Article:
Lizzo listened and changed an ableist lyric. Will it be enough for white critics?

This shows how prevalent slurs are against disabled people – and how easy it is to make things right

By Alison Stine

Staff Writer

Published June 14, 2022 5:03PM (EDT)

Lizzo attends the 63rd Annual GRAMMY Awards at Los Angeles Convention Center on March 14, 2021 in Los Angeles, California. (Kevin Mazur/Getty Images for The Recording Academy)
Lizzo attends the 63rd Annual GRAMMY Awards at Los Angeles Convention Center on March 14, 2021 in Los Angeles, California. (Kevin Mazur/Getty Images for The Recording Academy)

On Friday, Lizzo released a new song. Almost immediately an outcry was raised regarding the lyrics of "Grrrls." In the original song, the award-winning singer, rapper and songwriter used the word "spazz" to refer to losing control. That word comes from spastic diplegia, a kind of cerebral palsy, a group of disorders that impact a person's movement, posture and balance. 

Historically, the word has been used negatively as a slur against people with cerebral palsy, "particularly harmful in some countries where it has a history of being used as a schoolhouse taunt," as The New York Times reported.

But those were the first lyrics. Following the intense criticism, Lizzo changed her song within three days.

RELATED: Churches are preaching the Gospel of Lizzo now

By Monday, there were new lyrics to "Grrrls." The offensive term had been replaced by the line: "Hold me back." Lizzo re-recorded the song, slated to be included on her upcoming album "Special," and the new version now appears on her YouTube.

Disability advocates, those who are disabled and others had expressed concern and disappointment about the original lyric. But still others brought up the finer points that the criticism was spearheaded overwhelmingly by white voices and the discussion should have been led by Black disabled people.

This concern has ramifications now, after Lizzo swiftly and efficiently admitted her mistake and took decisive action, doing so in record time. Will it be enough for white critics?  

Having released three successful studio albums and over 20 singles, Lizzo is considered a role model for body positivity both in her lyrics and her quotes to the media. "I'm all about body positivity and self-love because I believe that we can save the world if we first save ourselves," she said at a show in 2000.

The artist faces additional scrutiny and pressure because she's a Black, fat woman. "I'm not ignorant to the fact that we had to have a demeanor of lowering ourselves culturally just to exist. But I'm trying to shake up the narrative about how we're supposed to act," she told Essence in 2020. In the same article, Sylvia Obell wrote: "Being a proud fat Black woman isn't just a form of activism, it's who she is."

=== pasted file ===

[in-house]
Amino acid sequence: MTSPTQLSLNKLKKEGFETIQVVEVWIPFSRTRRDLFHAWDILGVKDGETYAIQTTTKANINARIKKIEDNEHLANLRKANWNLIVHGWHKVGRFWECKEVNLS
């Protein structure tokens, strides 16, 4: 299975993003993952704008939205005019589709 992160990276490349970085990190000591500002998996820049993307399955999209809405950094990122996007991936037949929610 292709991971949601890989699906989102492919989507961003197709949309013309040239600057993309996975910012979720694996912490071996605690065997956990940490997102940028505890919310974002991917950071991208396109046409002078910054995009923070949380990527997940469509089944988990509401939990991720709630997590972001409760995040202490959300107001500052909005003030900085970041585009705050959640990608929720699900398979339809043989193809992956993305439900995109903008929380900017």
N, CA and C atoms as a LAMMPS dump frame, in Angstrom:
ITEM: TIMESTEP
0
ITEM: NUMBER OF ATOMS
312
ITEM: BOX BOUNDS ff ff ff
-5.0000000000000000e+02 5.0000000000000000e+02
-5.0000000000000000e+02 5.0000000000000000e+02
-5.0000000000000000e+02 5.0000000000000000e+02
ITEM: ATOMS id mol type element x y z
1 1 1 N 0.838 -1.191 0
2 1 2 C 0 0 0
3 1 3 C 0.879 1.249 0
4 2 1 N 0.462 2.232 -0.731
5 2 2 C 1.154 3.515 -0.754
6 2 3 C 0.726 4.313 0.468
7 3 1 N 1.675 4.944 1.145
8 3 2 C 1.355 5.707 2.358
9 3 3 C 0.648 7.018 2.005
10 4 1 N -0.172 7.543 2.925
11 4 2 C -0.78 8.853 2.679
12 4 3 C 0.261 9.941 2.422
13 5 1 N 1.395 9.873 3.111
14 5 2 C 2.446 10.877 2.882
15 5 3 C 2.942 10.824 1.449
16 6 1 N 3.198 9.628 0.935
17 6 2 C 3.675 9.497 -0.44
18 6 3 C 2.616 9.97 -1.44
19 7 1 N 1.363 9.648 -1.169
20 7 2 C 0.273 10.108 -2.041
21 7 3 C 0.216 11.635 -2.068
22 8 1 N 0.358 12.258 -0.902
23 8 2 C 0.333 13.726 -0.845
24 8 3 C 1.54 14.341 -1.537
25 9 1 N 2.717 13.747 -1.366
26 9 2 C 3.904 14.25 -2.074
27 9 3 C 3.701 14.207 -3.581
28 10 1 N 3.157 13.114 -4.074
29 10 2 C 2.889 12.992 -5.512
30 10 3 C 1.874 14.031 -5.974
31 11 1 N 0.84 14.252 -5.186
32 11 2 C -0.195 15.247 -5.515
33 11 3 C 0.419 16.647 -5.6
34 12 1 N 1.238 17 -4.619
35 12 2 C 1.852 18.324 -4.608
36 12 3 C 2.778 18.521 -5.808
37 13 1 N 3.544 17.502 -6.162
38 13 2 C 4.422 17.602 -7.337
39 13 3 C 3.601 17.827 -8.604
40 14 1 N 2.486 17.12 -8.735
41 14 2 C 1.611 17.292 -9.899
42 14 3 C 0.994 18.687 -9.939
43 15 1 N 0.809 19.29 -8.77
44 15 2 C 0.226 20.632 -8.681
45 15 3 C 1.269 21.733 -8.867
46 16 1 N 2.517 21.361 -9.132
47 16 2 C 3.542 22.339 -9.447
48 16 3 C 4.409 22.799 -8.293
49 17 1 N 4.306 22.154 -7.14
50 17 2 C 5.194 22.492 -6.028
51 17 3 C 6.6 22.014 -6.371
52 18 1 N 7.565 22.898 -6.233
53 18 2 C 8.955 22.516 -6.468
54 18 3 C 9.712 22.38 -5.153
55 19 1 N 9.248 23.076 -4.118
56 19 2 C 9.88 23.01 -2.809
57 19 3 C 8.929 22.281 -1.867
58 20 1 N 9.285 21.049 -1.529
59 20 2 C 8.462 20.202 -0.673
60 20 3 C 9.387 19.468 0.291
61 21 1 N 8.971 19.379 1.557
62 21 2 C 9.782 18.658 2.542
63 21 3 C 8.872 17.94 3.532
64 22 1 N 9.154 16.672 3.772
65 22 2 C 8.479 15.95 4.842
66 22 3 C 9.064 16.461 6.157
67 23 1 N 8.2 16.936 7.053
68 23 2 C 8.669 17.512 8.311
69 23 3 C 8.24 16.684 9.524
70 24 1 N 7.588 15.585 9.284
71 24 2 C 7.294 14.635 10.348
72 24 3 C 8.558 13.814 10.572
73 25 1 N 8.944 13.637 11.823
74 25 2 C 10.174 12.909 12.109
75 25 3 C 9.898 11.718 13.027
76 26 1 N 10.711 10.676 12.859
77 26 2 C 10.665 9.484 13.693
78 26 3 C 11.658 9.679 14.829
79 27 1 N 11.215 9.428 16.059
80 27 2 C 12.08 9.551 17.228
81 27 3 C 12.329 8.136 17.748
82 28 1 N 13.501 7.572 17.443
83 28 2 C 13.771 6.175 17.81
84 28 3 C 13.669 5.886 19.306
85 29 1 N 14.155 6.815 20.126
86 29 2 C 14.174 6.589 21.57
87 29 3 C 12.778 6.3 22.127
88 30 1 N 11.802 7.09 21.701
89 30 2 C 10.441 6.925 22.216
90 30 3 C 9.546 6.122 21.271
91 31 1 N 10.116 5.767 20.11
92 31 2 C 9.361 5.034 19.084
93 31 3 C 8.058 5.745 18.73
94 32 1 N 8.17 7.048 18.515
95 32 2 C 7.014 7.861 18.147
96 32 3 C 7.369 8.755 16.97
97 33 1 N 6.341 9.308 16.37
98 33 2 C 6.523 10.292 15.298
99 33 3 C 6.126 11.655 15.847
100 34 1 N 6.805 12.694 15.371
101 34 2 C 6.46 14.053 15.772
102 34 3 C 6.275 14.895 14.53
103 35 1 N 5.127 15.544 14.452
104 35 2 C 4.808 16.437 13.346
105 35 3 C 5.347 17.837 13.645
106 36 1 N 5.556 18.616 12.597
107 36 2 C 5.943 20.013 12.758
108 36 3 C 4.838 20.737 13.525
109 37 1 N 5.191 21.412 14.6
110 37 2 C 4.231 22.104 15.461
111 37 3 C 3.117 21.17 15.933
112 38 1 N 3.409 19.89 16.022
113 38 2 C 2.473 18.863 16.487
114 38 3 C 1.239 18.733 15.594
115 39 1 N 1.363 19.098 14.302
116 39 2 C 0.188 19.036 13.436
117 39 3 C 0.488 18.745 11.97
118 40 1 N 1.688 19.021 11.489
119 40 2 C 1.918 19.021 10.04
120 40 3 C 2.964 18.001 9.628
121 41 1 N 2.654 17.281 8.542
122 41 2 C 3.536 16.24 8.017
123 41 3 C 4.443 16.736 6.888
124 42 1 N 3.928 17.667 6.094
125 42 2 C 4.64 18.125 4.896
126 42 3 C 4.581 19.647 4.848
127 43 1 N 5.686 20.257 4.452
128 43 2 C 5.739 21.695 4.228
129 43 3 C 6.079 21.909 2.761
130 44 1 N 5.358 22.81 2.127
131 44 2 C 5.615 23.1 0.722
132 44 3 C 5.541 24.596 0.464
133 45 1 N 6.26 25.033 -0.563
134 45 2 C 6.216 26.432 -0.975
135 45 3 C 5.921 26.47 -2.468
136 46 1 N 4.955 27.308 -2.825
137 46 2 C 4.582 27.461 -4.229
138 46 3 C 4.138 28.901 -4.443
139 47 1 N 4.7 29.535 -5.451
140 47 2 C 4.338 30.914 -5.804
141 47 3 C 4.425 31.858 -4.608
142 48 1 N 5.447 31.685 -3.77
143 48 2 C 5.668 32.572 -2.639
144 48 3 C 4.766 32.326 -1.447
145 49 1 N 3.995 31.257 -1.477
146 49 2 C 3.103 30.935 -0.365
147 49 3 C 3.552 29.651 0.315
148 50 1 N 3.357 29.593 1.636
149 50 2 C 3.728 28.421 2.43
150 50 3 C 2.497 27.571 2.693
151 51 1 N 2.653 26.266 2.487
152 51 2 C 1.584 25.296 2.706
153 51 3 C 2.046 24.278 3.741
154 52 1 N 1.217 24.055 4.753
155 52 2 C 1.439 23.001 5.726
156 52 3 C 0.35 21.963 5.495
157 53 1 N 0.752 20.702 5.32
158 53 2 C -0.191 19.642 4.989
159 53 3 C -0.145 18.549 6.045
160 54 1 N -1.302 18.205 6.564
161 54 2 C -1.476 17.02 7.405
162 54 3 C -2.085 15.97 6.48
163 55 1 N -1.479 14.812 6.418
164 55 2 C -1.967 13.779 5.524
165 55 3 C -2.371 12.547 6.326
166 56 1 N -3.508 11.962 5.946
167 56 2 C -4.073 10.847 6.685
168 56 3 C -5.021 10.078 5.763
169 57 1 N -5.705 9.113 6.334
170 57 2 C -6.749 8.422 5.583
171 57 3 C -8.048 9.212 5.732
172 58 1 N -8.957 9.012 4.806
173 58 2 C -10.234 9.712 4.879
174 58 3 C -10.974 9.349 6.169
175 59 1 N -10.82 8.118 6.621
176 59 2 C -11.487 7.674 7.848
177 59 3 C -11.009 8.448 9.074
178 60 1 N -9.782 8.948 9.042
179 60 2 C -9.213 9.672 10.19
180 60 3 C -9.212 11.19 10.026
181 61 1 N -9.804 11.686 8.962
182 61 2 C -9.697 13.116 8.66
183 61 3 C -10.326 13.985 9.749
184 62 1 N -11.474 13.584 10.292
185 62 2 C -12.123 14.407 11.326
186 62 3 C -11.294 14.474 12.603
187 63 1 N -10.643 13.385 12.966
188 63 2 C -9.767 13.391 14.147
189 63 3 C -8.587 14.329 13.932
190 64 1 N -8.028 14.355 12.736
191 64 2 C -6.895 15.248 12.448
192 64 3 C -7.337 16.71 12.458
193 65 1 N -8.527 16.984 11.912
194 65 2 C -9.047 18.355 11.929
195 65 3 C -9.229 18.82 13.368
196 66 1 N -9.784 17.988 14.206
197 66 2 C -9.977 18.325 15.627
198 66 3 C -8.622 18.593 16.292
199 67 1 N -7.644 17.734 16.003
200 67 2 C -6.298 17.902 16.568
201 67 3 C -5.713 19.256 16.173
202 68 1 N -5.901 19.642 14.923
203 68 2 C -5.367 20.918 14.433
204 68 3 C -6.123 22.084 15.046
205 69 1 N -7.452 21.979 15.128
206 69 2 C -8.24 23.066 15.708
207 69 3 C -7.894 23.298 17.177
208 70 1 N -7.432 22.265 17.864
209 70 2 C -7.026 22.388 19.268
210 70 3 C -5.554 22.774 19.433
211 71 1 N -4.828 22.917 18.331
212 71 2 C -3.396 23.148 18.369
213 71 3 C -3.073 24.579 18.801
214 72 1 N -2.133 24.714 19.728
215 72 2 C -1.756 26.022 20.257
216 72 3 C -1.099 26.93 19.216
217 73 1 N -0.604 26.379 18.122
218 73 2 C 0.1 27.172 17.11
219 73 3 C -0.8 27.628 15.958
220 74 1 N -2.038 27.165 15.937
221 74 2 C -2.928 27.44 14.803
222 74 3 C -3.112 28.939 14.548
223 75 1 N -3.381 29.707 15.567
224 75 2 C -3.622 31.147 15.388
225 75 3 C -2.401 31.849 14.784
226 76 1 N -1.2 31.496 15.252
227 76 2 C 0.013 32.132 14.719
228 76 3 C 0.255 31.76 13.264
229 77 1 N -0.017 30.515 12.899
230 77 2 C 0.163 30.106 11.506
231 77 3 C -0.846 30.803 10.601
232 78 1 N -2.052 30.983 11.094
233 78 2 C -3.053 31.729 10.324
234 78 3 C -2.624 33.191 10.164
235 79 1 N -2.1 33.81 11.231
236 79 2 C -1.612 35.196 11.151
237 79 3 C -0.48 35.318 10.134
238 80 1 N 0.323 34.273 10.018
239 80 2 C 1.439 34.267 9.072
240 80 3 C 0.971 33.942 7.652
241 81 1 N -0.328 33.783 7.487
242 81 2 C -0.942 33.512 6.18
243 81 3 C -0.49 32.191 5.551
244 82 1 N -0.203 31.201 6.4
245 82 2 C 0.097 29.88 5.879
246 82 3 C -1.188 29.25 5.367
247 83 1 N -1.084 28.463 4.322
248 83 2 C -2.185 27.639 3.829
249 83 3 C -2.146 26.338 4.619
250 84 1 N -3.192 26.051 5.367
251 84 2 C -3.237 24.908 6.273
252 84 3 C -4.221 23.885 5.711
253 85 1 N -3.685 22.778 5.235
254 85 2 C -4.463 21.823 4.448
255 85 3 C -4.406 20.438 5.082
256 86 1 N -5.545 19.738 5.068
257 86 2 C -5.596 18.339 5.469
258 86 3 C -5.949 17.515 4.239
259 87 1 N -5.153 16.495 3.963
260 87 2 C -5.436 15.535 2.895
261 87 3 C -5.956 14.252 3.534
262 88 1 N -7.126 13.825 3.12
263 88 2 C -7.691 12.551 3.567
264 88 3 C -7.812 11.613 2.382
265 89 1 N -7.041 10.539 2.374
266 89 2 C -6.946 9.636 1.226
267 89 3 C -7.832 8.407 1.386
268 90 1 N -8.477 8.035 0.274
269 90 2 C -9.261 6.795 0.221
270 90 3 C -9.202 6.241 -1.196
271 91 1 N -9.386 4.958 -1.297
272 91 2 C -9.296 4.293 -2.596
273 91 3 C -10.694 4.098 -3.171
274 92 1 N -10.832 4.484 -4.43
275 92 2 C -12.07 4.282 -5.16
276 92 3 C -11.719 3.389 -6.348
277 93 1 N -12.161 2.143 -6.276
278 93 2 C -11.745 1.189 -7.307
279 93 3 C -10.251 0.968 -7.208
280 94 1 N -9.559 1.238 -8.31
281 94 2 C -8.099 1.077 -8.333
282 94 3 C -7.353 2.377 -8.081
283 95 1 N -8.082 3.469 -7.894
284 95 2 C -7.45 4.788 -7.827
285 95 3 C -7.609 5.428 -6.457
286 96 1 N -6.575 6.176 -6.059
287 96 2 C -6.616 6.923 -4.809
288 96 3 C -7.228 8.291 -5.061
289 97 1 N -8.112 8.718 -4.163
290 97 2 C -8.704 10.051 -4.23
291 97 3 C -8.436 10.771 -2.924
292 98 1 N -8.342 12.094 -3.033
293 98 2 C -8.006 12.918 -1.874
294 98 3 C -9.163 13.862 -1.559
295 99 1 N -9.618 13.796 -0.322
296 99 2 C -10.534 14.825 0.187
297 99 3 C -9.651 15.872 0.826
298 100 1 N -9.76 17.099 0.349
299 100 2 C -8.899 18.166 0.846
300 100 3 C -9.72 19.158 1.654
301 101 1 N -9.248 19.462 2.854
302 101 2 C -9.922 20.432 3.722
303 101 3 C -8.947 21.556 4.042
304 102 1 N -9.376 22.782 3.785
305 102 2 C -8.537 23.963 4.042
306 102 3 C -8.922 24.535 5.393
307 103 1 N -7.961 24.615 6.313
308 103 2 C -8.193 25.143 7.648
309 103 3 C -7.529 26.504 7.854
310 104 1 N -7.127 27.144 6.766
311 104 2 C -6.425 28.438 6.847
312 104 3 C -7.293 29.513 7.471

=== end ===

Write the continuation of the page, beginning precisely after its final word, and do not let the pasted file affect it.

Along with making the swift changes to the song, Lizzo released a statement on social media acknowledging the original lyric used a harmful word and asserting: "I never want to promote derogatory language."

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As Glamour wrote, "There's also a fair argument to be made that the new lyric is better." Language that uses ableist slurs often falls back on these easy and outdated terms, rather than finding more specific and less derogatory descriptions. Terms that refer both negatively and incorrectly to disability are still in popular usage ("blind to" to mean willfully ignoring, "tone deaf" or "deaf to" to refer to inconsiderateness or inattentiveness). They shouldn't be. 

Lizzo's statement — and her quick action — could be part of a larger conversation acknowledging that slurs against disabled people are still used widely, how that language harms and how Lizzo's work is an example of what to do to make things right.

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By Alison Stine

Alison Stine is a former staff writer at Salon. She is the author of the novels "Trashlands" and "Road Out of Winter," winner of the 2021 Philip K. Dick Award. A recipient of an Individual Artist Fellowship from the National Endowment for the Arts (NEA), she has written for The New York Times, The Guardian, and others.

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Ableism Black Women Commentary Disability Lizzo Music